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The Scientific World Journal
Volume 2012 (2012), Article ID 208135, 4 pages
Clinical Study

Investigation of Dose Minimisation Protocol for 18F-FDG PET-CT in the Management of Lymphoma Postchemotherapy Followup

Paul Strickland Scanner Centre, Mount Vernon Hospital, Northwood, Middlesex HA6 2RN, UK

Received 10 October 2011; Accepted 16 November 2011

Academic Editors: L. Dirix and A. Takano

Copyright © 2012 L. I. Sonoda et al. This is an open access article distributed under the Creative Commons Attribution License, which permits unrestricted use, distribution, and reproduction in any medium, provided the original work is properly cited.


Introduction. 18F-FDG-PET-CT plays an important role in the management of lymphoma postchemotherapy followup. Some centres perform prechemotherapy baseline CT and postchemotherapy PETCT. With a concern of radiation burden, especially in young patients, this study aimed to assess if PETCT radiation dose could be reduced. Methods. Retrospective analysis of 100 lymphoma patients was performed to record sites of disease on prechemotherapy CT and postchemotherapy PETCT. The potential reduction in radiation and time achieved with PETCT limited to sites of known disease identified on prechemotherapy CT was calculated. Results. No FDG-uptake was seen in 72 cases. FDG uptake at known disease sites was seen in 24. Of the remaining 4, one had clinically significant pathology, a rectal adenocarcinoma. PETCT did not reveal any unexpected sites of lymphoma. Limiting PETCT to sites of known disease would have saved a mean radiation dose of 4 mSv (27.3%), with a mean time of 16 minutes. Conclusion. Our study suggests that young patients may benefit from reduced radiation by limiting PETCT to sites of known disease with low risk of missing significant pathology. However, in older patients, with increased incidence of asymptomatic synchronous malignancies, whole-body PETCT is advisable unless prechemotherapy PETCT has been performed.

1. Introduction

18F-Fluro-deoxyglucose positron emission tomography and computed tomography (PET-CT) is a powerful imaging tool for assessing response to chemotherapy in lymphoma patients. PETCT can accurately distinguish residual disease from sequelae of treatment in postchemotherapy lesions [113]. However, many lymphoma patients are young, and repeated exposure to ionising radiation during their patient journey can lead to secondary cancers in later life [14]. It is widely acknowledged that radiation dose should be kept as low as reasonably practicable, whilst ensuring imaging protocols are optimised to ensure efficacy of diagnostic information [15, 16]. This study aims to assess whether PETCT from skull base to pubic symphysis is feasible for assessing response to chemotherapy in lymphoma patients, and to calculate possible radiation dose and scan-time reductions achievable with a limited PETCT protocol.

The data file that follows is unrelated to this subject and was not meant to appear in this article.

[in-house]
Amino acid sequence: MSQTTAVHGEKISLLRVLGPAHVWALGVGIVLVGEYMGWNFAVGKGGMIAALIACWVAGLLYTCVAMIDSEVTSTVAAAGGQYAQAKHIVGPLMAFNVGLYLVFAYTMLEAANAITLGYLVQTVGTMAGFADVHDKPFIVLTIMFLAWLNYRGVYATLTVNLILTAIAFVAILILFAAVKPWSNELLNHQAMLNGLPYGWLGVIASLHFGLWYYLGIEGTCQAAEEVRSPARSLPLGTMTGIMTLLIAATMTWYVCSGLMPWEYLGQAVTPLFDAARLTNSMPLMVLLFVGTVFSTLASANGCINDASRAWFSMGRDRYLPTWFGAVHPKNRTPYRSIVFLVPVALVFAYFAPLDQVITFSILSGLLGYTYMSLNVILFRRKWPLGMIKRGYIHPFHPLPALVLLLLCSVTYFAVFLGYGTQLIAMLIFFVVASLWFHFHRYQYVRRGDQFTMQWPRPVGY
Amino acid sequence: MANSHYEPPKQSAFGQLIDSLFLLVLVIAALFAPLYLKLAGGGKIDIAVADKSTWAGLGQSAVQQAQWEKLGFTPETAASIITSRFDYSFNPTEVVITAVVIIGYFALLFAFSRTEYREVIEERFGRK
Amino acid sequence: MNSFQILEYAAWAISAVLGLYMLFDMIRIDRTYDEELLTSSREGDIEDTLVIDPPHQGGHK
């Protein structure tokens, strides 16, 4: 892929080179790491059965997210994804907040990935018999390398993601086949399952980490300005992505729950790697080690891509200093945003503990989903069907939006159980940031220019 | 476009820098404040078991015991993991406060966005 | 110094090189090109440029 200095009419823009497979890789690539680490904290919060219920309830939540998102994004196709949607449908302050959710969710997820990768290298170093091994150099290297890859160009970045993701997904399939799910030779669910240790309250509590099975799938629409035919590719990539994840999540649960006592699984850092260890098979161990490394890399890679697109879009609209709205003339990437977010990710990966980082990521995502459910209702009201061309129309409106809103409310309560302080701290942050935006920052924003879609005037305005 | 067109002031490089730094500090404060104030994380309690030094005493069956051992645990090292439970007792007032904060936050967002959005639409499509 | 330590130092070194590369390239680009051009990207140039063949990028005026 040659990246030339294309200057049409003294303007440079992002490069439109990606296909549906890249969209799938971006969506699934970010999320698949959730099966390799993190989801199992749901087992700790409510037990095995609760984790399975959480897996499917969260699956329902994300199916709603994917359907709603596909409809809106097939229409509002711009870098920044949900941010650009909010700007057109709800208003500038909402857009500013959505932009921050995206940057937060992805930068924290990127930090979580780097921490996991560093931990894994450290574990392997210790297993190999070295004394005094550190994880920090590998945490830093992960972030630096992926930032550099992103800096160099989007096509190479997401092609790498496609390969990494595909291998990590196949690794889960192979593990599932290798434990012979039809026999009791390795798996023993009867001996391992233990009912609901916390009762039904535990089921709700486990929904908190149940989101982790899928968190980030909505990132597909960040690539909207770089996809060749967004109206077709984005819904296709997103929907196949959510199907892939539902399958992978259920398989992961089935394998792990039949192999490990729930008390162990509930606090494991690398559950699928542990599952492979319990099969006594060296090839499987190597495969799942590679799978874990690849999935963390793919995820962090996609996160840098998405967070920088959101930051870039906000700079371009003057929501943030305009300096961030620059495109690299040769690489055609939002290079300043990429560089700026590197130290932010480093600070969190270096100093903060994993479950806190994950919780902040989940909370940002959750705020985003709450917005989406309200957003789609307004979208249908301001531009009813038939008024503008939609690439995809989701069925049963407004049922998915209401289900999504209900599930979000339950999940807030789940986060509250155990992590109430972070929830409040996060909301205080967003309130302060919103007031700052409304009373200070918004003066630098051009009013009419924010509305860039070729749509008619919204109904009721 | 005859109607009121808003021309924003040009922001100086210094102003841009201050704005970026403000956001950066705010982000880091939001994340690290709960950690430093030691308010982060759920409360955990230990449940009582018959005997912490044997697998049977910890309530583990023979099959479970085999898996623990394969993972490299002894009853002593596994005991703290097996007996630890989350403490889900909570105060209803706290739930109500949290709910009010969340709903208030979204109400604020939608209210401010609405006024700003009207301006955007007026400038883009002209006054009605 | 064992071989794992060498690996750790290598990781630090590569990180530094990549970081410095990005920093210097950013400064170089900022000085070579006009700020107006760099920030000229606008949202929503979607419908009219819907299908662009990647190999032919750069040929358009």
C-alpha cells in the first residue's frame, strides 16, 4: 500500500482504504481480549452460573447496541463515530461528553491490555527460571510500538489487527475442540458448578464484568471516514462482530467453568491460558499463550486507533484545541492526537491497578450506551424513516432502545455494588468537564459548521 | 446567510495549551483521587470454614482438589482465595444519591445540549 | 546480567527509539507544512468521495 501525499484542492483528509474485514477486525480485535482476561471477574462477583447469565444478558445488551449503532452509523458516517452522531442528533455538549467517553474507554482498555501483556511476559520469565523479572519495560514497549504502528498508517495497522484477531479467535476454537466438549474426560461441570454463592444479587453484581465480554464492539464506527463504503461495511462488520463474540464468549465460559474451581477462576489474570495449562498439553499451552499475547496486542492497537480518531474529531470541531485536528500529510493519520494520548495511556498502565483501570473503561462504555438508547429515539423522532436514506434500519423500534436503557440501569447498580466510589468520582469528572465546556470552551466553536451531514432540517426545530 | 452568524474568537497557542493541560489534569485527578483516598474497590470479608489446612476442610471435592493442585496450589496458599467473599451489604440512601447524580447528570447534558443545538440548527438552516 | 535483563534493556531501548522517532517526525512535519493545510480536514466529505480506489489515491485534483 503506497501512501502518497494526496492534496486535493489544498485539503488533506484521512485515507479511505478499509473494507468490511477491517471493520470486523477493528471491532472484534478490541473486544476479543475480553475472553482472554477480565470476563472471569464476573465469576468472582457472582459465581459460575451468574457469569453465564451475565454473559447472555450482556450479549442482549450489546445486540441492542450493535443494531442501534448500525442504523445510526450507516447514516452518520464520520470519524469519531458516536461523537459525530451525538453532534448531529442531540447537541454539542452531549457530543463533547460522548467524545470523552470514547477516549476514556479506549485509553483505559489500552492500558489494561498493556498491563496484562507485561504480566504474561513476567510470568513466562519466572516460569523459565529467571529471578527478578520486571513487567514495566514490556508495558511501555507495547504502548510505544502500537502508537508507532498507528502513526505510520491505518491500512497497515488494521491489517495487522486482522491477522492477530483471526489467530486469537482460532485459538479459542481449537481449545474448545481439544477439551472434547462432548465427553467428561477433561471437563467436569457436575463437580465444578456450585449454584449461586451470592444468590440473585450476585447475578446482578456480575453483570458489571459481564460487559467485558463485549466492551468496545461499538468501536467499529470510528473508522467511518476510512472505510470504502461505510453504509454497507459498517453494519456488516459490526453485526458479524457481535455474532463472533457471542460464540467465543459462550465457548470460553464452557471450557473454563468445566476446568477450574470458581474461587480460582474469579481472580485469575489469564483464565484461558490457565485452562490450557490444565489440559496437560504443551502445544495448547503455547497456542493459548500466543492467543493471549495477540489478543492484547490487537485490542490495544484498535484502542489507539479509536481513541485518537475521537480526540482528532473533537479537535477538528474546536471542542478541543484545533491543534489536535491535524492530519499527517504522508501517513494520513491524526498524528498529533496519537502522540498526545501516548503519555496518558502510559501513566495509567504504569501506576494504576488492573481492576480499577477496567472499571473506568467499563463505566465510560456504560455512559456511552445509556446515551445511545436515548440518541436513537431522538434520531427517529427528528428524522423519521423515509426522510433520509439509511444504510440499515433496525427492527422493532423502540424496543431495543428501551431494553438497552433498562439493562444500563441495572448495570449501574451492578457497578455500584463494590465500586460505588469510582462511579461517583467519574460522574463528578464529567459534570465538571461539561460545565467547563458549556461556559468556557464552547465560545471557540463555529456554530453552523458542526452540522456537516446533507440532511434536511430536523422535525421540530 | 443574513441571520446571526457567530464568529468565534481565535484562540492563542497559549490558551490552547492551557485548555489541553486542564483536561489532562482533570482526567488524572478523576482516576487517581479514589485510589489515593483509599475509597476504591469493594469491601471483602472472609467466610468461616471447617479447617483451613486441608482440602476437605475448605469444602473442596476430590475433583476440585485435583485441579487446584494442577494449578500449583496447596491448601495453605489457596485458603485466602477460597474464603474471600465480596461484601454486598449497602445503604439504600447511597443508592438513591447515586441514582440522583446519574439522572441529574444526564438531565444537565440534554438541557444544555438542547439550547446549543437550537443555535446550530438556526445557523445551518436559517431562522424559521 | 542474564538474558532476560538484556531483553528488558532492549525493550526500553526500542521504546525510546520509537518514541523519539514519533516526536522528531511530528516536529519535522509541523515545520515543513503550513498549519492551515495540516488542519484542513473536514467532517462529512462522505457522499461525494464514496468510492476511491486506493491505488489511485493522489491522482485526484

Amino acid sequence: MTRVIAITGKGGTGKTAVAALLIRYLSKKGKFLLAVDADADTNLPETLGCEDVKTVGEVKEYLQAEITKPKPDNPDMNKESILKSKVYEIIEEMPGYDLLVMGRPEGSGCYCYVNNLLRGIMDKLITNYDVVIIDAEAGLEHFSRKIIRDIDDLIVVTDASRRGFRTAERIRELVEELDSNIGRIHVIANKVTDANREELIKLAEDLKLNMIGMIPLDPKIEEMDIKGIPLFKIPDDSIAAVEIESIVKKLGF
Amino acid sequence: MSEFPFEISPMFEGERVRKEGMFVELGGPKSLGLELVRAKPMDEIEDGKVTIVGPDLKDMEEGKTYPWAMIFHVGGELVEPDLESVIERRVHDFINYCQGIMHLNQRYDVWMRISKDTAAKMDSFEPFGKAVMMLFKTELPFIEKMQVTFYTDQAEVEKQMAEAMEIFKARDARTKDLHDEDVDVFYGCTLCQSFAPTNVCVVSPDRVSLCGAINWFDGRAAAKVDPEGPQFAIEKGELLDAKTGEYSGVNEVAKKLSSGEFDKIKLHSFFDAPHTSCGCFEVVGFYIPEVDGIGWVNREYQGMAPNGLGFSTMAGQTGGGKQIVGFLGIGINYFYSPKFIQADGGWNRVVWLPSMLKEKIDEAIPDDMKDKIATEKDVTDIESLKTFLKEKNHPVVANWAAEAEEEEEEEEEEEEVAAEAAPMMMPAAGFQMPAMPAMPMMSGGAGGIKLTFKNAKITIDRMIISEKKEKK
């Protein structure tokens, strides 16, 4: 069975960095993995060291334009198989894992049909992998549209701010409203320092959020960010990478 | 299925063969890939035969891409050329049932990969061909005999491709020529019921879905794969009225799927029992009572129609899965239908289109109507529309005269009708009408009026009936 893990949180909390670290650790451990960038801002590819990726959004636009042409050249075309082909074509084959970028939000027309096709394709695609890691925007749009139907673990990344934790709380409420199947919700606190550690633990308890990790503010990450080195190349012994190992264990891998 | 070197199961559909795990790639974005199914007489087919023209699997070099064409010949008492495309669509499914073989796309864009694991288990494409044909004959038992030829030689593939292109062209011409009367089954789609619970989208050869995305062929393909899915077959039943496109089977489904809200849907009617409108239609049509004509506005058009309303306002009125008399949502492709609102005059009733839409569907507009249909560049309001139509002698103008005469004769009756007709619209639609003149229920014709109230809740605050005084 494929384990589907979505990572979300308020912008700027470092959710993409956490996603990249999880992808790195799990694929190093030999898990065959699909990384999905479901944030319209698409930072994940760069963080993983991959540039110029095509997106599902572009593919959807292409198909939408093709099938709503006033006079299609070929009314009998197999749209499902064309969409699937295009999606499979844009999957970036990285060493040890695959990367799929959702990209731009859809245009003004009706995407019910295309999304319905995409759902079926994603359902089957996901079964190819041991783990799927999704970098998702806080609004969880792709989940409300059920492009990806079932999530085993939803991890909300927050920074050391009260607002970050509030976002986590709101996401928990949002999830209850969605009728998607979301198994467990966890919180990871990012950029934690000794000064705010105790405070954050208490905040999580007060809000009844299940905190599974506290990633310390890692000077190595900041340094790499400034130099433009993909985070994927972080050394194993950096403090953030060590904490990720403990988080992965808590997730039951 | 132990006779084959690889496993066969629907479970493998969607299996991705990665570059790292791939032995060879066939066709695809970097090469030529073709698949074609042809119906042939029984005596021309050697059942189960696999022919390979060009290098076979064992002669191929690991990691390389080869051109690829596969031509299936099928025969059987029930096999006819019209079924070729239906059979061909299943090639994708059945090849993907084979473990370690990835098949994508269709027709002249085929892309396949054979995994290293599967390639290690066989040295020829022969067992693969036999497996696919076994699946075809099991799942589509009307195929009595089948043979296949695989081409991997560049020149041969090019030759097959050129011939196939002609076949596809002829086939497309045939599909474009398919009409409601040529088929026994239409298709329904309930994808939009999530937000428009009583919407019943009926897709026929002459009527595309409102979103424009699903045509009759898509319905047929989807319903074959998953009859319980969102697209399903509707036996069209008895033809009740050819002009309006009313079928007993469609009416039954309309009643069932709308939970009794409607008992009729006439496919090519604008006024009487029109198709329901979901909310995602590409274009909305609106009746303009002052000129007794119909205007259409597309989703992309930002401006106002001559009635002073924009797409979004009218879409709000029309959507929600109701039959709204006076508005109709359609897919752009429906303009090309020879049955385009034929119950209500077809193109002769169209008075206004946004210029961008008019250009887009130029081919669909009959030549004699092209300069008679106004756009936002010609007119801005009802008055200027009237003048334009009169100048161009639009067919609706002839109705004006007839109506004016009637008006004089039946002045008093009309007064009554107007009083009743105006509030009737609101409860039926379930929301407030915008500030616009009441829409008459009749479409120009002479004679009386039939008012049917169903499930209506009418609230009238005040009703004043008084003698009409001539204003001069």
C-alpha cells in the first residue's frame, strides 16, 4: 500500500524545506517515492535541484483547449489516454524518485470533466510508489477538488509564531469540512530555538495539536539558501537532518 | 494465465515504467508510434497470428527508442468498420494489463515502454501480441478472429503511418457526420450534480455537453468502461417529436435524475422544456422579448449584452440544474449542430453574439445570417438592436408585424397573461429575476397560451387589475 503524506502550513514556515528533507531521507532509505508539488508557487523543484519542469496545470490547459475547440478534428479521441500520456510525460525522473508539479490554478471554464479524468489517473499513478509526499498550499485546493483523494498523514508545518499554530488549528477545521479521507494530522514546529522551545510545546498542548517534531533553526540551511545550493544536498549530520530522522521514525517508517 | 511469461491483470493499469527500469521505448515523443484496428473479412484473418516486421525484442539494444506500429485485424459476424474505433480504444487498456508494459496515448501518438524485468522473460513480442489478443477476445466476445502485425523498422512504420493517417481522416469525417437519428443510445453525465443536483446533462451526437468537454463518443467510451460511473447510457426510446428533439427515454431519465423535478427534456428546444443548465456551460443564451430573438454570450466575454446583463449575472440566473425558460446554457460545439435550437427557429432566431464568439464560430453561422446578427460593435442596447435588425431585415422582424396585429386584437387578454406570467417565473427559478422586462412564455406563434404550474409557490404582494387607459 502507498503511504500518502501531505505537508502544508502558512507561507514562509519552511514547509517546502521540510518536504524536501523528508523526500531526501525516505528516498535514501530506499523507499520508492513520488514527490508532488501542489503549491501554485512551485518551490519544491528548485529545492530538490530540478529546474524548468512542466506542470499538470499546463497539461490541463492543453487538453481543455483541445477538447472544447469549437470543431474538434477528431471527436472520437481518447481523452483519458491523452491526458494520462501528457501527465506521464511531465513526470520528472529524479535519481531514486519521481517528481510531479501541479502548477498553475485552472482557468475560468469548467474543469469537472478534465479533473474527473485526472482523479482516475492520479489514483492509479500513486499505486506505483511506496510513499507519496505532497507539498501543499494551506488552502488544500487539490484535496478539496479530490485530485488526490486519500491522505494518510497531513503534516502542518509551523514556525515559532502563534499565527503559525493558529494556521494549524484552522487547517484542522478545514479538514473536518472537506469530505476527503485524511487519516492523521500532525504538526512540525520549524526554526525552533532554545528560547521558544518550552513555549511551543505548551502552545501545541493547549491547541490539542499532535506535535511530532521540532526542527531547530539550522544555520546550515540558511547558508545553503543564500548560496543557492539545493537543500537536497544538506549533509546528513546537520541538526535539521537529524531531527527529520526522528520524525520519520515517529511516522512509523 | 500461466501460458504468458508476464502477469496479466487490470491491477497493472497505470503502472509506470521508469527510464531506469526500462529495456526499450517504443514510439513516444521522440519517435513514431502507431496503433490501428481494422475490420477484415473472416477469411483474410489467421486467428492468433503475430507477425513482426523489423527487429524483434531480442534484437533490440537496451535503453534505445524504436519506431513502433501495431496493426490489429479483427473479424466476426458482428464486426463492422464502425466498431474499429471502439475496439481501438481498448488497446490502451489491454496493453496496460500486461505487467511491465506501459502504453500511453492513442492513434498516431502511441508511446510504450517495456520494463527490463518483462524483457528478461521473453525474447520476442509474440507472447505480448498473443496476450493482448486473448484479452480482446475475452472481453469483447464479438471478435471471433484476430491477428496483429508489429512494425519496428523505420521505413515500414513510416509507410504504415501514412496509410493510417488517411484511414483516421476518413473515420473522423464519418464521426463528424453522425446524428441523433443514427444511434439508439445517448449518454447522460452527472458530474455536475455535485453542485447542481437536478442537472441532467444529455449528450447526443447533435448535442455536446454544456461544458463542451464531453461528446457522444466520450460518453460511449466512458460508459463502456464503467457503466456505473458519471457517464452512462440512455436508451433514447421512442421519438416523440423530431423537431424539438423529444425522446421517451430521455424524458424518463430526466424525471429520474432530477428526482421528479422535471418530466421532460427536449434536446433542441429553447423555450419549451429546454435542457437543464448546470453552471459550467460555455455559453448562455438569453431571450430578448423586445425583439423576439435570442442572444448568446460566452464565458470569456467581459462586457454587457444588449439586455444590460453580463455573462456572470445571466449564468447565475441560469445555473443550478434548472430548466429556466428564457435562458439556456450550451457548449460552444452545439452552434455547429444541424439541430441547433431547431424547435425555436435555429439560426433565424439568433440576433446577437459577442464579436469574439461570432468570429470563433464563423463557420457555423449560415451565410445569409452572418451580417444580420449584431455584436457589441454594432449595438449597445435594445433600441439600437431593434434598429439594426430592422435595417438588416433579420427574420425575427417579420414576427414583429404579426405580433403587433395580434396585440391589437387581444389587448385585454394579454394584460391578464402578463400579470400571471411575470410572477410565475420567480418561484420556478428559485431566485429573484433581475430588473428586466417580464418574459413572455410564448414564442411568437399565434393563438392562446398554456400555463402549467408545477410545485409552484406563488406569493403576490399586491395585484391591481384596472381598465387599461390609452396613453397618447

2. Materials and Methods

2.1. Database

Local ethical board approval was obtained for review and publication of data. Our cohort consisting of 100 subjects (55 males, 45 females) had an age range of 9 to 78 years with a mean of 41.7 years (56 patients were 45 years or younger). 50 patients were identified with Hodgkin’s lymphoma (HL) and 50 patients with non-Hodgkin’s lymphoma (NHL). The distribution of the disease sites on the prechemotherapy CT studies is shown in Table 1.

Table 1: Sites of disease at presentation on prechemotherapy CT. For the disease sites, the “neck” includes supraclavicular fossae, and the “chest” includes axillae.

The chemotherapy regime varied depending on the type of lymphoma. 83 of the 100 patients (83%) had received 6 cycles or more of chemotherapy prior to PETCT. All 100 patients (100%) had been assessed prior to chemotherapy with diagnostic CT. Most CTs were performed at hospitals remote from our institution and reported by consultant radiologists at those hospitals. Reports for these CTs were available for review. Sites of disease on prechemotherapy CT were grouped into four categories: (A) disease in the neck (including supraclavicular fossae, SCF), (B) disease in the chest (including axillae), (C) disease in the abdomen, and (D) disease in the pelvis.

2.2. PETCT

All patients were imaged with a discovery ST (GE Medical Systems, Waukesha, Wisconsin) PETCT postchemotherapy using our standard whole-body scan protocol. The PET enabled simultaneous acquisition of 47 transverse PET images per field of view with intersection spacing of 3.27 mm. The field of view and pixel size of the PET images reconstructed for fusion were 60 cm and 4.7, mm respectively, with a matrix size of 128 by 128. The scanner included a four-detector row spiral CT with the following routine imaging parameters: detector row configuration 4 × 2.5 mm, pitch 1.5, table speed 15 mm per gantry rotation, and rotation time 0.8 sec.